Some pet parents believe that purebred pets, or pets that come from a breeder, are healthier than other kinds of pets - especially shelter or rescued pets, which tend to be mixed-breed dogs and cats. But good parentage doesn’t necessarily mean a clean bill of health. Many purebred dogs and cats, even those who come from the most reputable breeders, are more prone to inherited diseases that are genetically linked to their breed. For instance, most people know a Labrador who has battled hip dysplasia at some stage of their life. Cavalier King Charles Spaniels, who, because of their breed, are genetically predisposed to Mitral Valve Disease. So, whether your pet is a fourth-generation champion or a mix-up-muttigree, pet insurance can help prepare you for anything.
Pet insurance allows you to take your veterinarian’s advice in pursuing the best possible course of treatment available to your pet. Many veterinarians today look to both Western and complementary therapies to treat a condition or disease. Make sure the provider you choose covers fees for specialist and referral veterinary treatment, including cardiology, dermatology, orthopedics, and oncology (cancer treatments), to name a few, as well as acupuncture, hydrotherapy or chiropractic treatment. Be careful to select a pet insurance provider who offers full coverage for these treatments as standard, rather than requiring an additional premium or limiting coverage for these treatments.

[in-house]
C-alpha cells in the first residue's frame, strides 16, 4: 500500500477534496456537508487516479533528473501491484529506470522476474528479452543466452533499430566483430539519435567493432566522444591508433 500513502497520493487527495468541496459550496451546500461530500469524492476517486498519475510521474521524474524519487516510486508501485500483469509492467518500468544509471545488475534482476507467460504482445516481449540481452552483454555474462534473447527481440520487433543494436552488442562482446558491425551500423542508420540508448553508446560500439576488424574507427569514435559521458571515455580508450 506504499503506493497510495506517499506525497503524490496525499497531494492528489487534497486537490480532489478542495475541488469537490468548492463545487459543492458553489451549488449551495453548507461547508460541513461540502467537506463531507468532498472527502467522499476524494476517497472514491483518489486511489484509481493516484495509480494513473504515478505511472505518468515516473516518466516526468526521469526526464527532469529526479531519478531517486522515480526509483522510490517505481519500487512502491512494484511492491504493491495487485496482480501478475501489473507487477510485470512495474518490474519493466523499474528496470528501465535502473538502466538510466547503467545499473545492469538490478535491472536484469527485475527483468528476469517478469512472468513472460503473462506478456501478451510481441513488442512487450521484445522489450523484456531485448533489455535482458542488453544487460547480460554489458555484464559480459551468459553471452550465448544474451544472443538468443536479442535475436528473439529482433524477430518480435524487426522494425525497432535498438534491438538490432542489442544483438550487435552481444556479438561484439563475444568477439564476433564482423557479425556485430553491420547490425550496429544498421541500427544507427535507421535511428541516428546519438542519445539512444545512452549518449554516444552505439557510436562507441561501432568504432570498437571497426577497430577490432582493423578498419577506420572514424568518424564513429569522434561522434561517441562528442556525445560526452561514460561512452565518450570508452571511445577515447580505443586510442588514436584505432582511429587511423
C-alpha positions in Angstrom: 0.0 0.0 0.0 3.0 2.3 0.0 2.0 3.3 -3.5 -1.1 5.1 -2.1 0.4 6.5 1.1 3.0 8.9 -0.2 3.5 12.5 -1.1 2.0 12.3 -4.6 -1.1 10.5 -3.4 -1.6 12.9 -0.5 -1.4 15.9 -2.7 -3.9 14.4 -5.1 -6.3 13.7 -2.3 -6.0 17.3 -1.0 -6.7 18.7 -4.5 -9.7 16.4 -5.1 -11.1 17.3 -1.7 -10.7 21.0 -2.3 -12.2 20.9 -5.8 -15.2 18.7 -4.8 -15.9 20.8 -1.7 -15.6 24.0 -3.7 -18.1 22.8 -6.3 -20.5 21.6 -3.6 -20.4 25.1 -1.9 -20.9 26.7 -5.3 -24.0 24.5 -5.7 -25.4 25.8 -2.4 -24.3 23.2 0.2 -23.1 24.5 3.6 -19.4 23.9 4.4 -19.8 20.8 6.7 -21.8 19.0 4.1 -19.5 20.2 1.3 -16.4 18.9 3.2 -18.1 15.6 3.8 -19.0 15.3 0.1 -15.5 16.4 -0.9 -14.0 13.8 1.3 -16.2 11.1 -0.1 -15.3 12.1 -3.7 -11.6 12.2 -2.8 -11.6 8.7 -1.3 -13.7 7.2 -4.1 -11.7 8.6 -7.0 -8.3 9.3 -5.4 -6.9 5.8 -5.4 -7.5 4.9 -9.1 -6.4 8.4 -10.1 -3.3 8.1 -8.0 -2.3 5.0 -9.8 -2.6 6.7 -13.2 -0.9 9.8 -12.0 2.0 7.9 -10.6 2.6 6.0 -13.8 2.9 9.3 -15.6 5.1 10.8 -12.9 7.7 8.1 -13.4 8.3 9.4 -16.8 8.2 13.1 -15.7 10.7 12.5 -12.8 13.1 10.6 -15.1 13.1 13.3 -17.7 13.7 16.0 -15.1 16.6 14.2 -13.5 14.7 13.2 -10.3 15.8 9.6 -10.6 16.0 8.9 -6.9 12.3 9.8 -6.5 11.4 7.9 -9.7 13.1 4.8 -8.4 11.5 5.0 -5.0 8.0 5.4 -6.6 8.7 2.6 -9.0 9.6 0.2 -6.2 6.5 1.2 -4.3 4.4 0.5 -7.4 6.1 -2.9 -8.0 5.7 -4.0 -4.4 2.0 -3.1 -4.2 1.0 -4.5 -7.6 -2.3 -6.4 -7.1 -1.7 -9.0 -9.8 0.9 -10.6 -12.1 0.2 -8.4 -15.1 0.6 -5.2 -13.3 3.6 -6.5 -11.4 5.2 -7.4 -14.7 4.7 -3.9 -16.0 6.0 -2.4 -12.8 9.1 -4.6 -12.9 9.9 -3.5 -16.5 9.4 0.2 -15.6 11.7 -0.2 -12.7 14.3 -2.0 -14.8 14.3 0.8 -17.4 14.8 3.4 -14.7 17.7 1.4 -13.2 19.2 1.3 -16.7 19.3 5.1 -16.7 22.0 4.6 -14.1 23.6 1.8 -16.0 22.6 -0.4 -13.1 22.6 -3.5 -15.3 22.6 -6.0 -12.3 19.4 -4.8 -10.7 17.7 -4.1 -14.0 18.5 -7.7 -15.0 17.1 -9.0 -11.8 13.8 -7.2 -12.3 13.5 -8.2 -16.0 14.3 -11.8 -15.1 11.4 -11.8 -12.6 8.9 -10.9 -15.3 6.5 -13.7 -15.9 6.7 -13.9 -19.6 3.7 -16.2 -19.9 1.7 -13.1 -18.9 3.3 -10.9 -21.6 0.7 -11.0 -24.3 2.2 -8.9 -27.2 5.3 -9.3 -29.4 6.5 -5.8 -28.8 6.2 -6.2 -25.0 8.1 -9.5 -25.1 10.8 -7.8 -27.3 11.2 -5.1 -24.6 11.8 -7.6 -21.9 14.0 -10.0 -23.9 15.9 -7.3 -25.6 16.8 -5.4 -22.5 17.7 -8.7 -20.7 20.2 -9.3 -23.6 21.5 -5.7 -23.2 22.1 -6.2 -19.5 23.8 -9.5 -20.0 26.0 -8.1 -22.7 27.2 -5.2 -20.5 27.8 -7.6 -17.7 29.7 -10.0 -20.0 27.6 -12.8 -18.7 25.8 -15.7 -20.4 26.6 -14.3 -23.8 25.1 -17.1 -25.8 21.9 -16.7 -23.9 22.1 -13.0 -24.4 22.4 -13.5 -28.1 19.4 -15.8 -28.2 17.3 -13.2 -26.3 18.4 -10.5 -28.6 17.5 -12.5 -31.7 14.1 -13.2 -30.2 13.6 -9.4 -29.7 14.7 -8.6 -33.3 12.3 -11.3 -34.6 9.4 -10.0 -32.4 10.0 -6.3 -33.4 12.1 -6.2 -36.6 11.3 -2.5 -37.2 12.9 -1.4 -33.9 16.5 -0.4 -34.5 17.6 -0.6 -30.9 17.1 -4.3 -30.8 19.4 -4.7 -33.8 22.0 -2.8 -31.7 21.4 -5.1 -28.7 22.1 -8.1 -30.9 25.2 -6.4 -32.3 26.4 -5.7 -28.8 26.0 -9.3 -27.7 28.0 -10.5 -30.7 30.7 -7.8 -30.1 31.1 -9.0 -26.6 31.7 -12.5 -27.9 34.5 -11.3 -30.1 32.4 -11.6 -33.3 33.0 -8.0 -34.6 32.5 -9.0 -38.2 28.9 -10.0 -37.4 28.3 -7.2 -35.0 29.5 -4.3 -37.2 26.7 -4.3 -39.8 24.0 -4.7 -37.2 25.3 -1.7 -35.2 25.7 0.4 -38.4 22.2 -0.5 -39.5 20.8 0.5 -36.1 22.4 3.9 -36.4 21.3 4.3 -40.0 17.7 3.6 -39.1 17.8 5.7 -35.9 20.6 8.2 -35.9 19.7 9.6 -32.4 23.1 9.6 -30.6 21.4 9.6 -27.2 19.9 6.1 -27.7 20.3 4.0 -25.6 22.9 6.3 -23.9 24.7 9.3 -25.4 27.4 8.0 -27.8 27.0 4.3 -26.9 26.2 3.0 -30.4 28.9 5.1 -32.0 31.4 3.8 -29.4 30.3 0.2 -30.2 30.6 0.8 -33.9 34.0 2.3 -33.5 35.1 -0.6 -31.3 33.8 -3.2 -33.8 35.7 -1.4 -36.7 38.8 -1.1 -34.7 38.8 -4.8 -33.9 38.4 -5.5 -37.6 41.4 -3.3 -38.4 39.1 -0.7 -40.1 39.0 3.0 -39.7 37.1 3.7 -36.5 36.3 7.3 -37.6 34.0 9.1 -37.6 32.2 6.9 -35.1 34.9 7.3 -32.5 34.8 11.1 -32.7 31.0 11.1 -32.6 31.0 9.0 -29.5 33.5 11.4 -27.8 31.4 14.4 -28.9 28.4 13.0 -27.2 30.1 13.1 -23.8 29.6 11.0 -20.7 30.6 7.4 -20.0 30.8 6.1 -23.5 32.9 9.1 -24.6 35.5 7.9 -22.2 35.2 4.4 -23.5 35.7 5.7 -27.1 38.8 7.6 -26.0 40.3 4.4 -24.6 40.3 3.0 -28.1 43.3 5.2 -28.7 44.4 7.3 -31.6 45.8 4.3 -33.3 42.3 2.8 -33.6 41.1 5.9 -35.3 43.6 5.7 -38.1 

While some plans may have a lower monthly premium than others, make sure that the coverage it affords you is as extensive as your pet may need. Will it cover chronic conditions for the life of your pet, or only for the first year? Will it cover any diagnostics or treatments your vet recommends, like MRIs, chemotherapy or hip replacement surgery? Lower premiums don’t necessarily mean better value – especially if it comes at the expense of coverage.
Wellness plans cover regular expenses that most pet parents typically budget for, including annual visits, vaccines and monthly preventatives. They generally don’t cover costlier conditions, including accidents and injuries, so if your pet needs an unexpected vet visit for eating (another) pair of socks, or over-indulging (without your permission) in a chocolate feast, you could be left facing a difficult decision for the wellbeing of your pet, due to cost.
For many of us, dogs and cats are not just pets – they’re members of the family. While every parent wants to provide their pets with the best care possible, sometimes the high costs can force you to ask your vet for less expensive alternatives. Pet insurance can help you say “yes” to the treatments your vet recommends to get your four-legged friend back on her paws. Doing your homework before purchasing a policy will help give you peace of mind that if an emergency arises, you won’t have to think twice about choosing a life-saving treatment, knowing your pet – and your budget – will survive.